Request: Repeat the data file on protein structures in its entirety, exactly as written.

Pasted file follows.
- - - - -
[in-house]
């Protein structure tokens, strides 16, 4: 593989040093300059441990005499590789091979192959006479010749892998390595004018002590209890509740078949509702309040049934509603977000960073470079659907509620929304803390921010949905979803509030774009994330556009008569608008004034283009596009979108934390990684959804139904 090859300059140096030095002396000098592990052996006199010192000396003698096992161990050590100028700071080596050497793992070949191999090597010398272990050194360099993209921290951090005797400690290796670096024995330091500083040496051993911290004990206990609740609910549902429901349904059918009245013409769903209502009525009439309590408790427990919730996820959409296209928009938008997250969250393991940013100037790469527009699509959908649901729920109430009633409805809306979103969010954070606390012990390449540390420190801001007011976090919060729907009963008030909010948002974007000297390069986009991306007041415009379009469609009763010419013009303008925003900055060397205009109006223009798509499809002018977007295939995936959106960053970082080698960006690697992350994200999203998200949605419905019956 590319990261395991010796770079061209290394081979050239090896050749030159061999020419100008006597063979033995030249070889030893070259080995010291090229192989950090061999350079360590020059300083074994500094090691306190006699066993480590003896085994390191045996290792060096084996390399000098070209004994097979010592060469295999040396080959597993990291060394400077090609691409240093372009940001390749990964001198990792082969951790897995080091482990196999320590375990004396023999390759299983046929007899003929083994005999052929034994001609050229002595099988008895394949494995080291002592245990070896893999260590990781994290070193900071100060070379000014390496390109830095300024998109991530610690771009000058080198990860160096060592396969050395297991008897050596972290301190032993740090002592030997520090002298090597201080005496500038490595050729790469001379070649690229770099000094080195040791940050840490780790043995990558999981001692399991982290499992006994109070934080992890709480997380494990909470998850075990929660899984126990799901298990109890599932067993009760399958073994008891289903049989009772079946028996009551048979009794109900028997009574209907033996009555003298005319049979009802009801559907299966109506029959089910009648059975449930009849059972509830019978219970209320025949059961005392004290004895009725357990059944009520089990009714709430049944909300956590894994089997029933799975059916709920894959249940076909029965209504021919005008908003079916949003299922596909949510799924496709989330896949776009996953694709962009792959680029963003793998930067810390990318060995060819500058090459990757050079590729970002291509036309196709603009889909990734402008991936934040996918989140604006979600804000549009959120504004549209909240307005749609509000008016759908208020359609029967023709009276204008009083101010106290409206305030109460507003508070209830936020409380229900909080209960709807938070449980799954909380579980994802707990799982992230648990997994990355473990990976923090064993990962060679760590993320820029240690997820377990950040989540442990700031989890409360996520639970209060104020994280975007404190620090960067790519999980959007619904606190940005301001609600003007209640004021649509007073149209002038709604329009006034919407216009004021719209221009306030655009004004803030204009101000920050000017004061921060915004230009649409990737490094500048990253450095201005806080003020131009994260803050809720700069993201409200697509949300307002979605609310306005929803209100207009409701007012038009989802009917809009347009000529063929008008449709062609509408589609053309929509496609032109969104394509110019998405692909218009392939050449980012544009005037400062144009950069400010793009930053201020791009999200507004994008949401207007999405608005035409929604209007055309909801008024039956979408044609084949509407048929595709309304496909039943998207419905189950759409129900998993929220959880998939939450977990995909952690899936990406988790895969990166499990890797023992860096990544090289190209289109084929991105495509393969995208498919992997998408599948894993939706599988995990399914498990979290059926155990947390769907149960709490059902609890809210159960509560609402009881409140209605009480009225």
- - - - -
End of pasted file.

[in-house]
């Protein structure tokens, strides 16, 4: 593989040093300059441990005499590789091979192959006479010749892998390595004018002590209890509740078949509702309040049934509603977000960073470079659907509620929304803390921010949905979803509030774009994330556009008569608008004034283009596009979108934390990684959804139904 090859300059140096030095002396000098592990052996006199010192000396003698096992161990050590100028700071080596050497793992070949191999090597010398272990050194360099993209921290951090005797400690290796670096024995330091500083040496051993911290004990206990609740609910549902429901349904059918009245013409769903209502009525009439309590408790427990919730996820959409296209928009938008997250969250393991940013100037790469527009699509959908649901729920109430009633409805809306979103969010954070606390012990390449540390420190801001007011976090919060729907009963008030909010948002974007000297390069986009991306007041415009379009469609009763010419013009303008925003900055060397205009109006223009798509499809002018977007295939995936959106960053970082080698960006690697992350994200999203998200949605419905019956 590319990261395991010796770079061209290394081979050239090896050749030159061999020419100008006597063979033995030249070889030893070259080995010291090229192989950090061999350079360590020059300083074994500094090691306190006699066993480590003896085994390191045996290792060096084996390399000098070209004994097979010592060469295999040396080959597993990291060394400077090609691409240093372009940001390749990964001198990792082969951790897995080091482990196999320590375990004396023999390759299983046929007899003929083994005999052929034994001609050229002595099988008895394949494995080291002592245990070896893999260590990781994290070193900071100060070379000014390496390109830095300024998109991530610690771009000058080198990860160096060592396969050395297991008897050596972290301190032993740090002592030997520090002298090597201080005496500038490595050729790469001379070649690229770099000094080195040791940050840490780790043995990558999981001692399991982290499992006994109070934080992890709480997380494990909470998850075990929660899984126990799901298990109890599932067993009760399958073994008891289903049989009772079946028996009551048979009794109900028997009574209907033996009555003298005319049979009802009801559907299966109506029959089910009648059975449930009849059972509830019978219970209320025949059961005392004290004895009725357990059944009520089990009714709430049944909300956590894994089997029933799975059916709920894959249940076909029965209504021919005008908003079916949003299922596909949510799924496709989330896949776009996953694709962009792959680029963003793998930067810390990318060995060819500058090459990757050079590729970002291509036309196709603009889909990734402008991936934040996918989140604006979600804000549009959120504004549209909240307005749609509000008016759908208020359609029967023709009276204008009083101010106290409206305030109460507003508070209830936020409380229900909080209960709807938070449980799954909380579980994802707990799982992230648990997994990355473990990976923090064993990962060679760590993320820029240690997820377990950040989540442990700031989890409360996520639970209060104020994280975007404190620090960067790519999980959007619904606190940005301001609600003007209640004021649509007073149209002038709604329009006034919407216009004021719209221009306030655009004004803030204009101000920050000017004061921060915004230009649409990737490094500048990253450095201005806080003020131009994260803050809720700069993201409200697509949300307002979605609310306005929803209100207009409701007012038009989802009917809009347009000529063929008008449709062609509408589609053309929509496609032109969104394509110019998405692909218009392939050449980012544009005037400062144009950069400010793009930053201020791009999200507004994008949401207007999405608005035409929604209007055309909801008024039956979408044609084949509407048929595709309304496909039943998207419905189950759409129900998993929220959880998939939450977990995909952690899936990406988790895969990166499990890797023992860096990544090289190209289109084929991105495509393969995208498919992997998408599948894993939706599988995990399914498990979290059926155990947390769907149960709490059902609890809210159960509560609402009881409140209605009480009225």